The Top 5 Do’s and Don’ts in Home Staging

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  1. Sheila Murphy

    The photography in this article was used to make the pre-staged photos look MUCH worse. Even the darker bathroom countertop was photographed lower to make the undiscerning viewer think that staging made the biggest difference rather than the photographic angle.

  2. Radha Rayasam

    I agree with you Sheila Murphy. People aren’t dumb. Not good & convincing before and after pictures.

  3. I hired a painter to remove ALL the wall paper and re-paint in greys and creams. I hired a Prof. Stager who was amaizing. The home had sat on the market for 3 YEARS prior to my getting the listing, I did these few things, touched up the landscaping and the home sold and closed in 45 days! The buyer’s even wanted to purchase the staggers furnishings! It makes all the difference!

  4. Bette Abrams

    Looked like everything was a major renovation from before and after…in my opinion, not a good example of staging. When I stage I try to work with what they have , especially if they don’t have much of a staging budget.

  5. Great article Patti! Thank you for sharing.

  6. Janna

    i agree the photography makes a huge difference. The key to selling a hard-to-sell home is good staging and a good photographer. Many agents cheap out on the photography and it is such a make or break for showing a home.

  7. Sandy B.

    Most buyers do not want painted cabinets–especially white. Rich, warm, medium-dark woods are still highest demand and look the richest. Throw rugs, throws, towels and owners’ possessions are distracting. We want to see the house; not the sellers’ stuff. I like vacant best. That way you see exactly what you are buying!

  8. Here is a great book to help you with your photographing and staging needs. Simple steps to more clients and more deals. http://www.realestateagentx.com/?page_id=8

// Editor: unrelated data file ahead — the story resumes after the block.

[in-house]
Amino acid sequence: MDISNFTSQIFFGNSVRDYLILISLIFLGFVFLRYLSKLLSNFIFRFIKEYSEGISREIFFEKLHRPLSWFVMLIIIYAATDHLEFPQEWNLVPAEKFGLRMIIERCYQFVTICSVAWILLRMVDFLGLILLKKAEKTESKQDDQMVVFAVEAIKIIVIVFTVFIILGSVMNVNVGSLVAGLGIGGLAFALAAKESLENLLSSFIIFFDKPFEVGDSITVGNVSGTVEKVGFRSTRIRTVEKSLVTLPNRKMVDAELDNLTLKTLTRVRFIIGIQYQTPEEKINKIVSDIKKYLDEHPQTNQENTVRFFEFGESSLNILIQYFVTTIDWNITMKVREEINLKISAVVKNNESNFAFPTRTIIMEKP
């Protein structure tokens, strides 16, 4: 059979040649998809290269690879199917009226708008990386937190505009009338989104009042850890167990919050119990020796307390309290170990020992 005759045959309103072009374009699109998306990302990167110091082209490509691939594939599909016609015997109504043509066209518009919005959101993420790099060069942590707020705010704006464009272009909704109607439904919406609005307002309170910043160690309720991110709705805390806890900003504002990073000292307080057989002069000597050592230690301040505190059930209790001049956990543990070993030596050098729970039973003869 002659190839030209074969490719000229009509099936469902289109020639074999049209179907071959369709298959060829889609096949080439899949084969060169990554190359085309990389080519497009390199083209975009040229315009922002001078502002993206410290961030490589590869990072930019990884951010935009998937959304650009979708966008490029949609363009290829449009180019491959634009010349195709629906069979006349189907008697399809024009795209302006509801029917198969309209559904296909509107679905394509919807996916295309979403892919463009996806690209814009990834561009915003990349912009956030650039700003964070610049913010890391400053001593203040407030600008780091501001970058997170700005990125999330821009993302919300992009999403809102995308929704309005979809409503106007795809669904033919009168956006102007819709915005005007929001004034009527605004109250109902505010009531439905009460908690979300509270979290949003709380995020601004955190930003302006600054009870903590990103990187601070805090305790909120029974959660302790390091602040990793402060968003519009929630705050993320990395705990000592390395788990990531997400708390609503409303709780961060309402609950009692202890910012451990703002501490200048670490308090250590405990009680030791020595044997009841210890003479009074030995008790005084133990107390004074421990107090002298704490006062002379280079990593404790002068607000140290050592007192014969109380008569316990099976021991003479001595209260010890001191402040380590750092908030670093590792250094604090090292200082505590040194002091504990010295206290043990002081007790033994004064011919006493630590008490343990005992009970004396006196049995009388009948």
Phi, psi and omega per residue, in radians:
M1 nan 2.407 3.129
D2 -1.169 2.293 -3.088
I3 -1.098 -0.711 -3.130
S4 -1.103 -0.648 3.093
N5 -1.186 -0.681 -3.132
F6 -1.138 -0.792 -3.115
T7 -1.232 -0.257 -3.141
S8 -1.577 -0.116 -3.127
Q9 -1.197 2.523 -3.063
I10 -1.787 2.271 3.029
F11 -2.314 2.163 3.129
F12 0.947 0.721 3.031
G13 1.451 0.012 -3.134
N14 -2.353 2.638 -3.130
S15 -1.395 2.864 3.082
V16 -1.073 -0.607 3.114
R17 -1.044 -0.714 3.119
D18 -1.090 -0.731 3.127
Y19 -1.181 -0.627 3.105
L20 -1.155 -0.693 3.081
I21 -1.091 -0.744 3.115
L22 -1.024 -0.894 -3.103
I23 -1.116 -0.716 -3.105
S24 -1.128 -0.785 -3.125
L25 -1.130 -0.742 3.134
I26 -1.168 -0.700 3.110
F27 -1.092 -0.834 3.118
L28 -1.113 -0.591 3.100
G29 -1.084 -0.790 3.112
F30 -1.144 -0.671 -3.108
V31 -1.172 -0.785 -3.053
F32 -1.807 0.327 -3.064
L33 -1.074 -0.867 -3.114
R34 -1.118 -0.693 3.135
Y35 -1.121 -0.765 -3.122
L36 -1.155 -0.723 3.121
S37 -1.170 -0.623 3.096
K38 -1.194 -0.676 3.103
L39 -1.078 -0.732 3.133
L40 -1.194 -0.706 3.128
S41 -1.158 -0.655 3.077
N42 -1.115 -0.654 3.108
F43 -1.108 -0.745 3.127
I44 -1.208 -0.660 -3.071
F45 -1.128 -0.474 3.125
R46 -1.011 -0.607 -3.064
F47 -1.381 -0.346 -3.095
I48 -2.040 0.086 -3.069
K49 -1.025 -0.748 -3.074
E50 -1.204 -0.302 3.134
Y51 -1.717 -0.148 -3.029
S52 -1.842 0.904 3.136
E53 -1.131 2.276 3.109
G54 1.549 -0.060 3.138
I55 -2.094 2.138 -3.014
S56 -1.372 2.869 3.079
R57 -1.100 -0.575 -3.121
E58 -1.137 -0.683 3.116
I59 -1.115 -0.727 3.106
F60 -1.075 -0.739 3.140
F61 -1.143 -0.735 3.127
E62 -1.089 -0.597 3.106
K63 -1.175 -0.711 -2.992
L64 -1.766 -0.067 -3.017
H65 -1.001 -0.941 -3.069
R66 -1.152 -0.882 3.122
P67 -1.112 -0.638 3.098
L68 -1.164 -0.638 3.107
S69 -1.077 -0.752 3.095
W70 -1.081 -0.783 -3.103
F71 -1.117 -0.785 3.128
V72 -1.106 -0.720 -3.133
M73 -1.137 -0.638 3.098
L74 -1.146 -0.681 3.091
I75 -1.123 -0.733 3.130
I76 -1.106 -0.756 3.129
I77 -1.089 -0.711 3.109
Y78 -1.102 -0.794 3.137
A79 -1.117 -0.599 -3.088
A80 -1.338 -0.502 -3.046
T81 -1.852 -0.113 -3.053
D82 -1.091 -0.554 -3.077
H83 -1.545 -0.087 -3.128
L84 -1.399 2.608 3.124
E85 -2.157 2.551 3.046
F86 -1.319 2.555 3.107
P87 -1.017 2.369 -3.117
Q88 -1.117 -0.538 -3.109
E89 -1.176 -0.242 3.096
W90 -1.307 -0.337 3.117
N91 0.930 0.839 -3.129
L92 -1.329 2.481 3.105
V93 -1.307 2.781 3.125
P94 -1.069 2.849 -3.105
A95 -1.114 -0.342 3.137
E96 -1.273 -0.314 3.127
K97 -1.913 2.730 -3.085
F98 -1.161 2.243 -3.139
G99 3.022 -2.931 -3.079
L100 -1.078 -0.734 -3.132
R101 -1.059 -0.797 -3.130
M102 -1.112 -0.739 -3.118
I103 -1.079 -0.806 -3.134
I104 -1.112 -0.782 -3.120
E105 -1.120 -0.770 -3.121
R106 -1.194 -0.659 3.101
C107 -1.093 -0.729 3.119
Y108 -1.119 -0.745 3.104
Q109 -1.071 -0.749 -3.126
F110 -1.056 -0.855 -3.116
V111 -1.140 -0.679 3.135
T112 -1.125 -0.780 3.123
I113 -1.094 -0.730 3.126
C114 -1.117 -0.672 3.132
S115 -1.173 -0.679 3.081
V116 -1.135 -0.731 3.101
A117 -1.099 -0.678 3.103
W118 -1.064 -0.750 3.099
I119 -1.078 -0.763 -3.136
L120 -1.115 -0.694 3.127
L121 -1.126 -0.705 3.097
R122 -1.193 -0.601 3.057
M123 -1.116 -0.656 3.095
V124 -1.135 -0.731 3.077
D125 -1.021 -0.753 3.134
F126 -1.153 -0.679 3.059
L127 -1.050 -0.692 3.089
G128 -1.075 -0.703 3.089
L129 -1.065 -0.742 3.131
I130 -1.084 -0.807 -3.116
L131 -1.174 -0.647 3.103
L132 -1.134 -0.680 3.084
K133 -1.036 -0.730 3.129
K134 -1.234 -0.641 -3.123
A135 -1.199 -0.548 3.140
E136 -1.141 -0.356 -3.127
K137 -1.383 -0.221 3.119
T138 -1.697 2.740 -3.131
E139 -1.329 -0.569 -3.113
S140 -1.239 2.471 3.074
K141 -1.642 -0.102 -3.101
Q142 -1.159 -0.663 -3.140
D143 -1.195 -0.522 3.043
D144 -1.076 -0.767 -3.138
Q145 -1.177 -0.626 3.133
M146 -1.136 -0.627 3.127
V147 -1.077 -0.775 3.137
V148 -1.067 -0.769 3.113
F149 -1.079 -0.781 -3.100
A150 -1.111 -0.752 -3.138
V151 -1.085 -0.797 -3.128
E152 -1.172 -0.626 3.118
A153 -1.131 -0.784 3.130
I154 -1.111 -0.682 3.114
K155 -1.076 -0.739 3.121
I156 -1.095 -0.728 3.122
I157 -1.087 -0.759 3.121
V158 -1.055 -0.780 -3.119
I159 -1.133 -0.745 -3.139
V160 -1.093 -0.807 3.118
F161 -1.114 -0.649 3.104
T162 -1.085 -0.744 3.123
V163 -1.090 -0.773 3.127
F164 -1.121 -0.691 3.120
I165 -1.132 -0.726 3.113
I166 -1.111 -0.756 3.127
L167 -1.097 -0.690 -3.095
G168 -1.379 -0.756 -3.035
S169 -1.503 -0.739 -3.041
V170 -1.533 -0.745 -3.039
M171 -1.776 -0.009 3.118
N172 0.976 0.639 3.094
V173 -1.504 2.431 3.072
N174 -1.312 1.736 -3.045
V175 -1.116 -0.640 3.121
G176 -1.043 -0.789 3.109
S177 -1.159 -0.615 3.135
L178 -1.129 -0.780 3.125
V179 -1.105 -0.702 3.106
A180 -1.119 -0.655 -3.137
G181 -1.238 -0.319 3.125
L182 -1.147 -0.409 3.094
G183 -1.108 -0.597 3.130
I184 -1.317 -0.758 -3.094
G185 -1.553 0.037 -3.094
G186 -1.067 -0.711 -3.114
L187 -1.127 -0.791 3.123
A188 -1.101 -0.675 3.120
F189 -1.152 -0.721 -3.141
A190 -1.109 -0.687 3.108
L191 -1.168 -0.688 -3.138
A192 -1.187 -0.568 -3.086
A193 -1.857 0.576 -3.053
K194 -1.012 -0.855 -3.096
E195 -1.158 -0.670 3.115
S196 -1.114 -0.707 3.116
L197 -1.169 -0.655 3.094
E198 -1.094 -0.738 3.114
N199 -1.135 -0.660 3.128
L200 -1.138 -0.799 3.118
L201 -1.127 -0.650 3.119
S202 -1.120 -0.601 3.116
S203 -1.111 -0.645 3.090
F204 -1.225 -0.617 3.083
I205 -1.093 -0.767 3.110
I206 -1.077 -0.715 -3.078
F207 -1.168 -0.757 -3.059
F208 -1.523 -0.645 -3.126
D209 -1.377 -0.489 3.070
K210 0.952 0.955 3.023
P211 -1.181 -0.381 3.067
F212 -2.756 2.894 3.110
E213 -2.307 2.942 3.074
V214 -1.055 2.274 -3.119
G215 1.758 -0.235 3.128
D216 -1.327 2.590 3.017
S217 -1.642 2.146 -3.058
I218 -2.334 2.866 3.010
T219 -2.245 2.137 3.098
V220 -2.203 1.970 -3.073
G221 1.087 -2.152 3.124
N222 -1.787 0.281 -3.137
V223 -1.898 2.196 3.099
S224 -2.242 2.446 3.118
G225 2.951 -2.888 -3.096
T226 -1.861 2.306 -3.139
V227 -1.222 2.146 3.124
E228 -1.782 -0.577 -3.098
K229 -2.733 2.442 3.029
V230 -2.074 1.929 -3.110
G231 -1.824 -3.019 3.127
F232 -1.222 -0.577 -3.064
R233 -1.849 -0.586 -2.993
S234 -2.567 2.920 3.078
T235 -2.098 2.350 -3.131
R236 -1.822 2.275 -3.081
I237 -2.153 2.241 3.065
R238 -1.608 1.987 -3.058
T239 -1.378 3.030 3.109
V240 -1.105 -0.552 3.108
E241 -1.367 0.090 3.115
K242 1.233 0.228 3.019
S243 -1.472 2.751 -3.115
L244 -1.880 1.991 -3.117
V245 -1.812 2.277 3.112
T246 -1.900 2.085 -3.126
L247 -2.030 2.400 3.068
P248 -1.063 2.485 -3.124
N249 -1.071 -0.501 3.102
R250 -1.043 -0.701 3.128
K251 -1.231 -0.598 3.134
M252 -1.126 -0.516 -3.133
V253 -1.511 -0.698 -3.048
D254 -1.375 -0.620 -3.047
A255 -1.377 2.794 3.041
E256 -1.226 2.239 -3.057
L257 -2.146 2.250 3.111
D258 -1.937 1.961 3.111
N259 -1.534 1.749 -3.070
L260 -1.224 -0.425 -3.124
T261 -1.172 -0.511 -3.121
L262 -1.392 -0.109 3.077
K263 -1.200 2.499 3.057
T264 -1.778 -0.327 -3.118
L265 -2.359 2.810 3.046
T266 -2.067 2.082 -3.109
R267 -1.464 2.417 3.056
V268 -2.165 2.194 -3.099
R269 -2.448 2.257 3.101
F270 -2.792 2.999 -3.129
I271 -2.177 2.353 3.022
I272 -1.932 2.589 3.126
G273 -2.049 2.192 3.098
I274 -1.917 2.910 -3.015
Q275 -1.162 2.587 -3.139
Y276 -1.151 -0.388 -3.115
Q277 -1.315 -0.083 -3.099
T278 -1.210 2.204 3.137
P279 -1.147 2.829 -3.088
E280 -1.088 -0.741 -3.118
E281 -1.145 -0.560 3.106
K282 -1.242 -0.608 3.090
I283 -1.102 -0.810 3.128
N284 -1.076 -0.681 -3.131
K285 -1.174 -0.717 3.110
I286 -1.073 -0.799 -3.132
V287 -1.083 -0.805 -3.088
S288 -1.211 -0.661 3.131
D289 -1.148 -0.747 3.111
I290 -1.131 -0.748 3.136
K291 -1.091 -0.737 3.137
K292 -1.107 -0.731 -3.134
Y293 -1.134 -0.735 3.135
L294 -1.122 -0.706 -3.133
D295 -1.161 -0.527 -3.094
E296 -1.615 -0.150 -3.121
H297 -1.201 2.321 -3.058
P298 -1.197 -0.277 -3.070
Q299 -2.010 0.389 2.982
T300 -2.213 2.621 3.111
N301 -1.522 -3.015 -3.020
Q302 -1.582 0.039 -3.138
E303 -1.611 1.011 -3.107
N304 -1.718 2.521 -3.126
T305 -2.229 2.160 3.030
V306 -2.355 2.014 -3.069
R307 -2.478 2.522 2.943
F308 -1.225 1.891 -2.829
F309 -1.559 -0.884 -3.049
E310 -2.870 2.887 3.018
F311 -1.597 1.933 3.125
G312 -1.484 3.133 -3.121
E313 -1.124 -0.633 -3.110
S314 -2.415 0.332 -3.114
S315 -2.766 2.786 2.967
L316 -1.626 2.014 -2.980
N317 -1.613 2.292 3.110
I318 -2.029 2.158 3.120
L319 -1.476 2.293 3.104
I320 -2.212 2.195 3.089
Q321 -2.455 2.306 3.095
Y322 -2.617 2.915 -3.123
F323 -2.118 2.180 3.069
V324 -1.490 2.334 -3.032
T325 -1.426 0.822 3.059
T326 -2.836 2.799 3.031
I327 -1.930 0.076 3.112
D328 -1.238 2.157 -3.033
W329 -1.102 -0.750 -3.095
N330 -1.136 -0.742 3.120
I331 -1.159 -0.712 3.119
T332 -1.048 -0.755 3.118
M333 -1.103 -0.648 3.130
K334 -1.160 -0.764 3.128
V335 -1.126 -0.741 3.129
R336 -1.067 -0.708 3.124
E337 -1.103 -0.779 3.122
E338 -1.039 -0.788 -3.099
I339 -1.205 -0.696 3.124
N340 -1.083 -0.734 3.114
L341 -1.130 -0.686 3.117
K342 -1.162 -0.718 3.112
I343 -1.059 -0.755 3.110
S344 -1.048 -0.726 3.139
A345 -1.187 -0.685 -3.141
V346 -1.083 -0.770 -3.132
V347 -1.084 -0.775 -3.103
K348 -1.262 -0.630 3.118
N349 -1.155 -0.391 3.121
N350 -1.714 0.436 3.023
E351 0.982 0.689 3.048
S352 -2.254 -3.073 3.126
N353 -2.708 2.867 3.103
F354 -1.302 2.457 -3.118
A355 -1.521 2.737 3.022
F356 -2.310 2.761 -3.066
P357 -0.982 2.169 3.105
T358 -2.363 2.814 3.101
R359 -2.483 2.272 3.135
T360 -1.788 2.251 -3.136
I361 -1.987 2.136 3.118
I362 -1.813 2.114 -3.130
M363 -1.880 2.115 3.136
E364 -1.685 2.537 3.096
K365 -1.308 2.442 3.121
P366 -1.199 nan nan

9. Bob

    Its says don’t invest in remodeling, but isn’t that what they did in the pictures ? New flooring in the first picture, new lighting, says paint your house. All that will add up quickly. Also, the pictures are much better and from more revealing angles in the after pictures.

    I do see many pictures that the seller shot on an iphone and put on their website, many not good. You can hire a local photographer (with a real camera, not a phone) for only a few hundred who will come shoot the house and grounds, edit them, and email you the pictures back with in 1 or 2 days. It’s worth the wait.

  10. Jennifer Toothman

    Great article. Loved seeing that Lisa is from Newtown. My mom is from Newtown and went to Sandy Hook Elementary. My cousins remain in the area.

  11. The intent of this wonderful article is clear, but it’s polluting the data when you say remove the clutter and there’s new hardwood floors in the “after” picture.

  12. I agree that many of the before pictures are dark and make the after pictures look more impressive, however, paint and updated fixtures are not considered major remodeling. Old wood cabinets are not desirable, so painting them is a simple fix to update them. Empty rooms don’t sell houses- it is proven repeatedly that furniture helps buyers determine the size and scale of a room and give them something to connect with in the space. Ms. Stern’s business is successful because she knows what she is doing!

  13. mary

    They did not install new flooring Tuney Haige — article said they removed old carpet to reveal the wood flooring beneath !

  14. I agree with all the things listed above especially no 1 and 2. Great blog by the way and thanks for sharing!

  15. Home staging is the climax of the home selling process and should be considered as such. Everything should be in order to guarantee that it will be a success.

  16. Home staging is an integral part of the home selling process. It is where your potential buyer will decide whether or not to move forward with the purchase. If you’ve got everything prepared, then there’s no need to worry!

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